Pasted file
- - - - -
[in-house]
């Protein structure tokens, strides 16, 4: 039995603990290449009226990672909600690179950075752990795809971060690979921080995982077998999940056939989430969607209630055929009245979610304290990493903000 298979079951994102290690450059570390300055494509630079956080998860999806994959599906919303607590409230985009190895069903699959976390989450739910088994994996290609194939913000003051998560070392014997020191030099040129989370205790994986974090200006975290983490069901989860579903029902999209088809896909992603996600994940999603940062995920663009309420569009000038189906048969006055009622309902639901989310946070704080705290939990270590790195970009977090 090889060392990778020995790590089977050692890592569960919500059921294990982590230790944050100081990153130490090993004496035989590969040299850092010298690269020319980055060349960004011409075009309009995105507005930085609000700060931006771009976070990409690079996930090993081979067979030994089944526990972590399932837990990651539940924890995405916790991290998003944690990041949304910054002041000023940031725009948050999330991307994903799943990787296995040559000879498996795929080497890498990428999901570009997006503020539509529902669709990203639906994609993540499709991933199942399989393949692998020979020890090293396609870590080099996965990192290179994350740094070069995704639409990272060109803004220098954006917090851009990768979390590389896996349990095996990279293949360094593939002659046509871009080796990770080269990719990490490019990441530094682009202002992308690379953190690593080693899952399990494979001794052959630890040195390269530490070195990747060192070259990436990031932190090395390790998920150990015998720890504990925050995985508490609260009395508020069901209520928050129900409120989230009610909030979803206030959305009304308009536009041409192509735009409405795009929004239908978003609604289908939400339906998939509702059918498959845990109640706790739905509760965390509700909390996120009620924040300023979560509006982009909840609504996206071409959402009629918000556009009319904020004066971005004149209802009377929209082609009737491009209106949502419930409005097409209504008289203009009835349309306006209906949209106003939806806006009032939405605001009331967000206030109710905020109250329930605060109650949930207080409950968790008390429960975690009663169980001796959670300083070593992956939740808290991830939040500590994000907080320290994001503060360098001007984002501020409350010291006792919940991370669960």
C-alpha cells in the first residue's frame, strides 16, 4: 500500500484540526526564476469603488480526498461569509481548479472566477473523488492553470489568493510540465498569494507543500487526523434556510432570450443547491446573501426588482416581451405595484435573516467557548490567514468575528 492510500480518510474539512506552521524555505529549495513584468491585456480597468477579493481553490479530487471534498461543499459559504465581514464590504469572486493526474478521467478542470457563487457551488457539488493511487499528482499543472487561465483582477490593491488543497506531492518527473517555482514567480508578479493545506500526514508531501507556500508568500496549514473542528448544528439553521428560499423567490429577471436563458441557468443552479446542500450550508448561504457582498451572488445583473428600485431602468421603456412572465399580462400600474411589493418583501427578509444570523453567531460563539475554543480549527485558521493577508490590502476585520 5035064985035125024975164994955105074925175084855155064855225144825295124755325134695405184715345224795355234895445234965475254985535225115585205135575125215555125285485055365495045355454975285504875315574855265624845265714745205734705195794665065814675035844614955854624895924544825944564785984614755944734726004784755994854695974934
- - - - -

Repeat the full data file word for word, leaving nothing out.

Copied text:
[in-house]
């Protein structure tokens, strides 16, 4: 039995603990290449009226990672909600690179950075752990795809971060690979921080995982077998999940056939989430969607209630055929009245979610304290990493903000 298979079951994102290690450059570390300055494509630079956080998860999806994959599906919303607590409230985009190895069903699959976390989450739910088994994996290609194939913000003051998560070392014997020191030099040129989370205790994986974090200006975290983490069901989860579903029902999209088809896909992603996600994940999603940062995920663009309420569009000038189906048969006055009622309902639901989310946070704080705290939990270590790195970009977090 090889060392990778020995790590089977050692890592569960919500059921294990982590230790944050100081990153130490090993004496035989590969040299850092010298690269020319980055060349960004011409075009309009995105507005930085609000700060931006771009976070990409690079996930090993081979067979030994089944526990972590399932837990990651539940924890995405916790991290998003944690990041949304910054002041000023940031725009948050999330991307994903799943990787296995040559000879498996795929080497890498990428999901570009997006503020539509529902669709990203639906994609993540499709991933199942399989393949692998020979020890090293396609870590080099996965990192290179994350740094070069995704639409990272060109803004220098954006917090851009990768979390590389896996349990095996990279293949360094593939002659046509871009080796990770080269990719990490490019990441530094682009202002992308690379953190690593080693899952399990494979001794052959630890040195390269530490070195990747060192070259990436990031932190090395390790998920150990015998720890504990925050995985508490609260009395508020069901209520928050129900409120989230009610909030979803206030959305009304308009536009041409192509735009409405795009929004239908978003609604289908939400339906998939509702059918498959845990109640706790739905509760965390509700909390996120009620924040300023979560509006982009909840609504996206071409959402009629918000556009009319904020004066971005004149209802009377929209082609009737491009209106949502419930409005097409209504008289203009009835349309306006209906949209106003939806806006009032939405605001009331967000206030109710905020109250329930605060109650949930207080409950968790008390429960975690009663169980001796959670300083070593992956939740808290991830939040500590994000907080320290994001503060360098001007984002501020409350010291006792919940991370669960």
C-alpha cells in the first residue's frame, strides 16, 4: 500500500484540526526564476469603488480526498461569509481548479472566477473523488492553470489568493510540465498569494507543500487526523434556510432570450443547491446573501426588482416581451405595484435573516467557548490567514468575528 492510500480518510474539512506552521524555505529549495513584468491585456480597468477579493481553490479530487471534498461543499459559504465581514464590504469572486493526474478521467478542470457563487457551488457539488493511487499528482499543472487561465483582477490593491488543497506531492518527473517555482514567480508578479493545506500526514508531501507556500508568500496549514473542528448544528439553521428560499423567490429577471436563458441557468443552479446542500450550508448561504457582498451572488445583473428600485431602468421603456412572465399580462400600474411589493418583501427578509444570523453567531460563539475554543480549527485558521493577508490590502476585520 5035064985035125024975164994955105074925175084855155064855225144825295124755325134695405184715345224795355234895445234965475254985535225115585205135575125215555125285485055365495045355454975285504875315574855265624845265714745205734705195794665065814675035844614955854624895924544825944564785984614755944734726004784755994854695974934